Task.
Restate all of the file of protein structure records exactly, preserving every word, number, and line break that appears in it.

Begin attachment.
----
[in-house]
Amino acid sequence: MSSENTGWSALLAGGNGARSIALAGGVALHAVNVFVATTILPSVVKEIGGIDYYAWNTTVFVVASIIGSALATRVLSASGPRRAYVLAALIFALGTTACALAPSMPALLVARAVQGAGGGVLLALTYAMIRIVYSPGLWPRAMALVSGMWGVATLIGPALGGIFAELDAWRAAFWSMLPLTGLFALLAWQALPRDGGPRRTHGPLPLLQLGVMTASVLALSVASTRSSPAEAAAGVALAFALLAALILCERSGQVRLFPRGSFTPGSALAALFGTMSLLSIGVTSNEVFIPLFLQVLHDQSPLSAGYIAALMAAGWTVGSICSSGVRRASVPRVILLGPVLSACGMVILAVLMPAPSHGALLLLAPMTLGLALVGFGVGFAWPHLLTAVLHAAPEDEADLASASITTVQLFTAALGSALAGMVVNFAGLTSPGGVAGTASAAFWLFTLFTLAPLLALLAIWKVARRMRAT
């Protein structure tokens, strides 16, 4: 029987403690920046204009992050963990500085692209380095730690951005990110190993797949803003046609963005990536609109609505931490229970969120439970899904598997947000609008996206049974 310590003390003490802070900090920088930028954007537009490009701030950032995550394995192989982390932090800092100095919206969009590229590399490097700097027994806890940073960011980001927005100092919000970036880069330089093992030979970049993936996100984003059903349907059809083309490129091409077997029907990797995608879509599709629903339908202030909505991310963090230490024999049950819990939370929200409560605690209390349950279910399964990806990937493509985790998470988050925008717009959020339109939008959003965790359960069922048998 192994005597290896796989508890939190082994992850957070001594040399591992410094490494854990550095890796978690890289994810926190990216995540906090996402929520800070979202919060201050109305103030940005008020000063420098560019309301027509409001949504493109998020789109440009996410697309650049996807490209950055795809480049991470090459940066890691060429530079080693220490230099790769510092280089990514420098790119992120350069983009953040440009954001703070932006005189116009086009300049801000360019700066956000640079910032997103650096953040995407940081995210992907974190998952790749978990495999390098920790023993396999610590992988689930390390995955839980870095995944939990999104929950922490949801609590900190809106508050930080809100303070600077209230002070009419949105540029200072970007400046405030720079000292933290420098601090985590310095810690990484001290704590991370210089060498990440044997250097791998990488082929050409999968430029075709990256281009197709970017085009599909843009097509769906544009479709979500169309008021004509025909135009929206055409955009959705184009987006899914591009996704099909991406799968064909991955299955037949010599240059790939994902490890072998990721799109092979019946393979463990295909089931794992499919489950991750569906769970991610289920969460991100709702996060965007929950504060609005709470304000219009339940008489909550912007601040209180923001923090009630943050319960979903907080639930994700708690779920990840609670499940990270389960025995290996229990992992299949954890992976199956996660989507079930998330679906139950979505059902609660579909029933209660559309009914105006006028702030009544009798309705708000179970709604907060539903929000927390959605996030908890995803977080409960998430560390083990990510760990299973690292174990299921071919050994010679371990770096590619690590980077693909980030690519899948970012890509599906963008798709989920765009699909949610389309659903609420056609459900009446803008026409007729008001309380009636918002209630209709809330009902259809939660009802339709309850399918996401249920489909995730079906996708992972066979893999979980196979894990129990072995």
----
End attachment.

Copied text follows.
[in-house]
Amino acid sequence: MSSENTGWSALLAGGNGARSIALAGGVALHAVNVFVATTILPSVVKEIGGIDYYAWNTTVFVVASIIGSALATRVLSASGPRRAYVLAALIFALGTTACALAPSMPALLVARAVQGAGGGVLLALTYAMIRIVYSPGLWPRAMALVSGMWGVATLIGPALGGIFAELDAWRAAFWSMLPLTGLFALLAWQALPRDGGPRRTHGPLPLLQLGVMTASVLALSVASTRSSPAEAAAGVALAFALLAALILCERSGQVRLFPRGSFTPGSALAALFGTMSLLSIGVTSNEVFIPLFLQVLHDQSPLSAGYIAALMAAGWTVGSICSSGVRRASVPRVILLGPVLSACGMVILAVLMPAPSHGALLLLAPMTLGLALVGFGVGFAWPHLLTAVLHAAPEDEADLASASITTVQLFTAALGSALAGMVVNFAGLTSPGGVAGTASAAFWLFTLFTLAPLLALLAIWKVARRMRAT
């Protein structure tokens, strides 16, 4: 029987403690920046204009992050963990500085692209380095730690951005990110190993797949803003046609963005990536609109609505931490229970969120439970899904598997947000609008996206049974 310590003390003490802070900090920088930028954007537009490009701030950032995550394995192989982390932090800092100095919206969009590229590399490097700097027994806890940073960011980001927005100092919000970036880069330089093992030979970049993936996100984003059903349907059809083309490129091409077997029907990797995608879509599709629903339908202030909505991310963090230490024999049950819990939370929200409560605690209390349950279910399964990806990937493509985790998470988050925008717009959020339109939008959003965790359960069922048998 192994005597290896796989508890939190082994992850957070001594040399591992410094490494854990550095890796978690890289994810926190990216995540906090996402929520800070979202919060201050109305103030940005008020000063420098560019309301027509409001949504493109998020789109440009996410697309650049996807490209950055795809480049991470090459940066890691060429530079080693220490230099790769510092280089990514420098790119992120350069983009953040440009954001703070932006005189116009086009300049801000360019700066956000640079910032997103650096953040995407940081995210992907974190998952790749978990495999390098920790023993396999610590992988689930390390995955839980870095995944939990999104929950922490949801609590900190809106508050930080809100303070600077209230002070009419949105540029200072970007400046405030720079000292933290420098601090985590310095810690990484001290704590991370210089060498990440044997250097791998990488082929050409999968430029075709990256281009197709970017085009599909843009097509769906544009479709979500169309008021004509025909135009929206055409955009959705184009987006899914591009996704099909991406799968064909991955299955037949010599240059790939994902490890072998990721799109092979019946393979463990295909089931794992499919489950991750569906769970991610289920969460991100709702996060965007929950504060609005709470304000219009339940008489909550912007601040209180923001923090009630943050319960979903907080639930994700708690779920990840609670499940990270389960025995290996229990992992299949954890992976199956996660989507079930998330679906139950979505059902609660579909029933209660559309009914105006006028702030009544009798309705708000179970709604907060539903929000927390959605996030908890995803977080409960998430560390083990990510760990299973690292174990299921071919050994010679371990770096590619690590980077693909980030690519899948970012890509599906963008798709989920765009699909949610389309659903609420056609459900009446803008026409007729008001309380009636918002209630209709809330009902259809939660009802339709309850399918996401249920489909995730079906996708992972066979893999979980196979894990129990072995």